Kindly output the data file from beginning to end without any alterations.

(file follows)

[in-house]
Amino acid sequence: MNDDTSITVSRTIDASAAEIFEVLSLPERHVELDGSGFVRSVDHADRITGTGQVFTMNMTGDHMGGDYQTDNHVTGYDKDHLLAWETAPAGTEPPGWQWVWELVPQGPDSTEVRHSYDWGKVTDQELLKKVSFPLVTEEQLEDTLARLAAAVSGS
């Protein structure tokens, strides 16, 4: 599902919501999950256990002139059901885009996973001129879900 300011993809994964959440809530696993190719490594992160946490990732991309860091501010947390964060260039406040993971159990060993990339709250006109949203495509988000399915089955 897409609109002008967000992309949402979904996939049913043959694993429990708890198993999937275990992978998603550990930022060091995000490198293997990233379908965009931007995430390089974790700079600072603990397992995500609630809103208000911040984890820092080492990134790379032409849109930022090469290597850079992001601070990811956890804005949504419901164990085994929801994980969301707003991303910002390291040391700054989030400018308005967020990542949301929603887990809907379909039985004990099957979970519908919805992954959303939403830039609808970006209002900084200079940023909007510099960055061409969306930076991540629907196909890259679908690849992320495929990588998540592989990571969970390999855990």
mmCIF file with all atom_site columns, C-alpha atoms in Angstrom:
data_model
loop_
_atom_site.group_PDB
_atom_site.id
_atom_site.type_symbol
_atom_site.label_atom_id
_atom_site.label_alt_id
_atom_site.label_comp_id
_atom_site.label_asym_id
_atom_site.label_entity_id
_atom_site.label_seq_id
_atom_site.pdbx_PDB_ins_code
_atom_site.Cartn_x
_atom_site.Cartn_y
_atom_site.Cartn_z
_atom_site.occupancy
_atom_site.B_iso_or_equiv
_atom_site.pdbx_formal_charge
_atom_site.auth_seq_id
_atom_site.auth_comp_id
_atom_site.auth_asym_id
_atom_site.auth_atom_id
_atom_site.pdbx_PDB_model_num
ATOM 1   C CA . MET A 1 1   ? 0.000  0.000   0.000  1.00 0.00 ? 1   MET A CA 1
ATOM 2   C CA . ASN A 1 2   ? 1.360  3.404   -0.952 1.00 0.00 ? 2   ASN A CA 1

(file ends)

[in-house]
Amino acid sequence: MNDDTSITVSRTIDASAAEIFEVLSLPERHVELDGSGFVRSVDHADRITGTGQVFTMNMTGDHMGGDYQTDNHVTGYDKDHLLAWETAPAGTEPPGWQWVWELVPQGPDSTEVRHSYDWGKVTDQELLKKVSFPLVTEEQLEDTLARLAAAVSGS
């Protein structure tokens, strides 16, 4: 599902919501999950256990002139059901885009996973001129879900 300011993809994964959440809530696993190719490594992160946490990732991309860091501010947390964060260039406040993971159990060993990339709250006109949203495509988000399915089955 897409609109002008967000992309949402979904996939049913043959694993429990708890198993999937275990992978998603550990930022060091995000490198293997990233379908965009931007995430390089974790700079600072603990397992995500609630809103208000911040984890820092080492990134790379032409849109930022090469290597850079992001601070990811956890804005949504419901164990085994929801994980969301707003991303910002390291040391700054989030400018308005967020990542949301929603887990809907379909039985004990099957979970519908919805992954959303939403830039609808970006209002900084200079940023909007510099960055061409969306930076991540629907196909890259679908690849992320495929990588998540592989990571969970390999855990």
mmCIF file with all atom_site columns, C-alpha atoms in Angstrom:
data_model
loop_
_atom_site.group_PDB
_atom_site.id
_atom_site.type_symbol
_atom_site.label_atom_id
_atom_site.label_alt_id
_atom_site.label_comp_id
_atom_site.label_asym_id
_atom_site.label_entity_id
_atom_site.label_seq_id
_atom_site.pdbx_PDB_ins_code
_atom_site.Cartn_x
_atom_site.Cartn_y
_atom_site.Cartn_z
_atom_site.occupancy
_atom_site.B_iso_or_equiv
_atom_site.pdbx_formal_charge
_atom_site.auth_seq_id
_atom_site.auth_comp_id
_atom_site.auth_asym_id
_atom_site.auth_atom_id
_atom_site.pdbx_PDB_model_num
ATOM 1   C CA . MET A 1 1   ? 0.000  0.000   0.000  1.00 0.00 ? 1   MET A CA 1
ATOM 2   C CA . ASN A 1 2   ? 1.360  3.404   -0.952 1.00 0.00 ? 2   ASN A CA 1